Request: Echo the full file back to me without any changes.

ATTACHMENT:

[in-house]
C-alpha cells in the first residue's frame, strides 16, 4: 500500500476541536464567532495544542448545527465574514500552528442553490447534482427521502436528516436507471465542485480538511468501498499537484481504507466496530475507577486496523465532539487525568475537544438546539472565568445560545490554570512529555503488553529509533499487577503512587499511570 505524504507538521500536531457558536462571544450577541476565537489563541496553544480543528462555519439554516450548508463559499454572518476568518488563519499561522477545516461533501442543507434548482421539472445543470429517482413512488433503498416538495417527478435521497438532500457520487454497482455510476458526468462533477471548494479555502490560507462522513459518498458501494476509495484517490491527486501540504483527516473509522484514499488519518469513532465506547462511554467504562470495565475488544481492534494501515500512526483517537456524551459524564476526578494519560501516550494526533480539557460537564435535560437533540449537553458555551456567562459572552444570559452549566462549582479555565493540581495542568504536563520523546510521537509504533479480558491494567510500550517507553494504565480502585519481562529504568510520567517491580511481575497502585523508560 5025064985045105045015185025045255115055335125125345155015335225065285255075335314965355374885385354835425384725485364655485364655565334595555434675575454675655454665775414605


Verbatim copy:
[in-house]
C-alpha cells in the first residue's frame, strides 16, 4: 500500500476541536464567532495544542448545527465574514500552528442553490447534482427521502436528516436507471465542485480538511468501498499537484481504507466496530475507577486496523465532539487525568475537544438546539472565568445560545490554570512529555503488553529509533499487577503512587499511570 505524504507538521500536531457558536462571544450577541476565537489563541496553544480543528462555519439554516450548508463559499454572518476568518488563519499561522477545516461533501442543507434548482421539472445543470429517482413512488433503498416538495417527478435521497438532500457520487454497482455510476458526468462533477471548494479555502490560507462522513459518498458501494476509495484517490491527486501540504483527516473509522484514499488519518469513532465506547462511554467504562470495565475488544481492534494501515500512526483517537456524551459524564476526578494519560501516550494526533480539557460537564435535560437533540449537553458555551456567562459572552444570559452549566462549582479555565493540581495542568504536563520523546510521537509504533479480558491494567510500550517507553494504565480502585519481562529504568510520567517491580511481575497502585523508560 5025064985045105045015185025045255115055335125125345155015335225065285255075335314965355374885385354835425384725485364655485364655565334595555434675575454675655454665775414605